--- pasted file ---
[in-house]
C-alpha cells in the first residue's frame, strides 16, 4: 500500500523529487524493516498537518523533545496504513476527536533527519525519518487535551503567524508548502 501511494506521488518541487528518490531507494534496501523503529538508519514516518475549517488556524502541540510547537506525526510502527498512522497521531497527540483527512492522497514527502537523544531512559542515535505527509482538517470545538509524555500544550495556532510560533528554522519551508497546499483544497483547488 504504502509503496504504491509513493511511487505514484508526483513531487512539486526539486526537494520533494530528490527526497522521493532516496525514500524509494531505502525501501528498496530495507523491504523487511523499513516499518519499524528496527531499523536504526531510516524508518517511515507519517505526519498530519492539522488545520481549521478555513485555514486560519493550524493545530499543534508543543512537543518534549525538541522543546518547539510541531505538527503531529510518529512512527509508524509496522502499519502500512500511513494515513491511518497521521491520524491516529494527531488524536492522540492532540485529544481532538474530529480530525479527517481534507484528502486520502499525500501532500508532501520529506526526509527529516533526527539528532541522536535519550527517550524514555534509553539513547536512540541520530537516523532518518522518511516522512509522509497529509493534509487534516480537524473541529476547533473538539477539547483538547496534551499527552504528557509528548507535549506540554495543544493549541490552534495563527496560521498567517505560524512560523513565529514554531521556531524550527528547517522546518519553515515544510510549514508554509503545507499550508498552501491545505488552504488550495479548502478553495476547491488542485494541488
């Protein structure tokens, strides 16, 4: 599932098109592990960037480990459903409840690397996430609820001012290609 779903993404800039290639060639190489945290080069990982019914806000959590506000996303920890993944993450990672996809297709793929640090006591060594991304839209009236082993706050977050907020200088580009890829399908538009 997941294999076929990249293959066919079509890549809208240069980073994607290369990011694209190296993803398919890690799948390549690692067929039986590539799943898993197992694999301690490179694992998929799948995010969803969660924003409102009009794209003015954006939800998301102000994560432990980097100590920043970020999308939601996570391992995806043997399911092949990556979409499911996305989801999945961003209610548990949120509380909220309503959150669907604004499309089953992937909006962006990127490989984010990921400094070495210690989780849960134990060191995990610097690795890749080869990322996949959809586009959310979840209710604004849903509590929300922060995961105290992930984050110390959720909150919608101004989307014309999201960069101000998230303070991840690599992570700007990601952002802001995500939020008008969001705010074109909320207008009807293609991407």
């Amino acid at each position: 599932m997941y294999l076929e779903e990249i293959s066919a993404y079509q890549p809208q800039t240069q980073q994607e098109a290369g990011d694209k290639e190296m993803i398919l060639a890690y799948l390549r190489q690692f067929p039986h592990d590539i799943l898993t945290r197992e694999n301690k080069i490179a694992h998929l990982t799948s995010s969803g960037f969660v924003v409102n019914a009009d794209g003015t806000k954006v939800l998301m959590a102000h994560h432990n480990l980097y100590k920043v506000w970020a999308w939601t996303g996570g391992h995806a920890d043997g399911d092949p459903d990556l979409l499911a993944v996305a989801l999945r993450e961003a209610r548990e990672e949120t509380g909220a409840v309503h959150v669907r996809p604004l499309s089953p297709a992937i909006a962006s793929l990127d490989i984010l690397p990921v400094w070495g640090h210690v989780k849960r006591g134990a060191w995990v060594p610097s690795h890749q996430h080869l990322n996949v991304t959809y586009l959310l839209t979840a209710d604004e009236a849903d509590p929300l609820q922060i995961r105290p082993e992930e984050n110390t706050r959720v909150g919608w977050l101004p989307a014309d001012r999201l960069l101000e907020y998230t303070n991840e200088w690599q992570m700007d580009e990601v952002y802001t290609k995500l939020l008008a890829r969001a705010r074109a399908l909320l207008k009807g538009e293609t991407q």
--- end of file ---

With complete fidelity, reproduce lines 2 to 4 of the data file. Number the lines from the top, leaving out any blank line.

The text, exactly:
C-alpha cells in the first residue's frame, strides 16, 4: 500500500523529487524493516498537518523533545496504513476527536533527519525519518487535551503567524508548502 501511494506521488518541487528518490531507494534496501523503529538508519514516518475549517488556524502541540510547537506525526510502527498512522497521531497527540483527512492522497514527502537523544531512559542515535505527509482538517470545538509524555500544550495556532510560533528554522519551508497546499483544497483547488 504504502509503496504504491509513493511511487505514484508526483513531487512539486526539486526537494520533494530528490527526497522521493532516496525514500524509494531505502525501501528498496530495507523491504523487511523499513516499518519499524528496527531499523536504526531510516524508518517511515507519517505526519498530519492539522488545520481549521478555513485555514486560519493550524493545530499543534508543543512537543518534549525538541522543546518547539510541531505538527503531529510518529512512527509508524509496522502499519502500512500511513494515513491511518497521521491520524491516529494527531488524536492522540492532540485529544481532538474530529480530525479527517481534507484528502486520502499525500501532500508532501520529506526526509527529516533526527539528532541522536535519550527517550524514555534509553539513547536512540541520530537516523532518518522518511516522512509522509497529509493534509487534516480537524473541529476547533473538539477539547483538547496534551499527552504528557509528548507535549506540554495543544493549541490552534495563527496560521498567517505560524512560523513565529514554531521556531524550527528547517522546518519553515515544510510549514508554509503545507499550508498552501491545505488552504488550495479548502478553495476547491488542485494541488
């Protein structure tokens, strides 16, 4: 599932098109592990960037480990459903409840690397996430609820001012290609 779903993404800039290639060639190489945290080069990982019914806000959590506000996303920890993944993450990672996809297709793929640090006591060594991304839209009236082993706050977050907020200088580009890829399908538009 997941294999076929990249293959066919079509890549809208240069980073994607290369990011694209190296993803398919890690799948390549690692067929039986590539799943898993197992694999301690490179694992998929799948995010969803969660924003409102009009794209003015954006939800998301102000994560432990980097100590920043970020999308939601996570391992995806043997399911092949990556979409499911996305989801999945961003209610548990949120509380909220309503959150669907604004499309089953992937909006962006990127490989984010990921400094070495210690989780849960134990060191995990610097690795890749080869990322996949959809586009959310979840209710604004849903509590929300922060995961105290992930984050110390959720909150919608101004989307014309999201960069101000998230303070991840690599992570700007990601952002802001995500939020008008969001705010074109909320207008009807293609991407």
């Amino acid at each position: 599932m997941y294999l076929e779903e990249i293959s066919a993404y079509q890549p809208q800039t240069q980073q994607e098109a290369g990011d694209k290639e190296m993803i398919l060639a890690y799948l390549r190489q690692f067929p039986h592990d590539i799943l898993t945290r197992e694999n301690k080069i490179a694992h998929l990982t799948s995010s969803g960037f969660v924003v409102n019914a009009d794209g003015t806000k954006v939800l998301m959590a102000h994560h432990n480990l980097y100590k920043v506000w970020a999308w939601t996303g996570g391992h995806a920890d043997g399911d092949p459903d990556l979409l499911a993944v996305a989801l999945r993450e961003a209610r548990e990672e949120t509380g909220a409840v309503h959150v669907r996809p604004l499309s089953p297709a992937i909006a962006s793929l990127d490989i984010l690397p990921v400094w070495g640090h210690v989780k849960r006591g134990a060191w995990v060594p610097s690795h890749q996430h080869l990322n996949v991304t959809y586009l959310l839209t979840a209710d604004e009236a849903d509590p929300l609820q922060i995961r105290p082993e992930e984050n110390t706050r959720v909150g919608w977050l101004p989307a014309d001012r999201l960069l101000e907020y998230t303070n991840e200088w690599q992570m700007d580009e990601v952002y802001t290609k995500l939020l008008a890829r969001a705010r074109a399908l909320l207008k009807g538009e293609t991407q």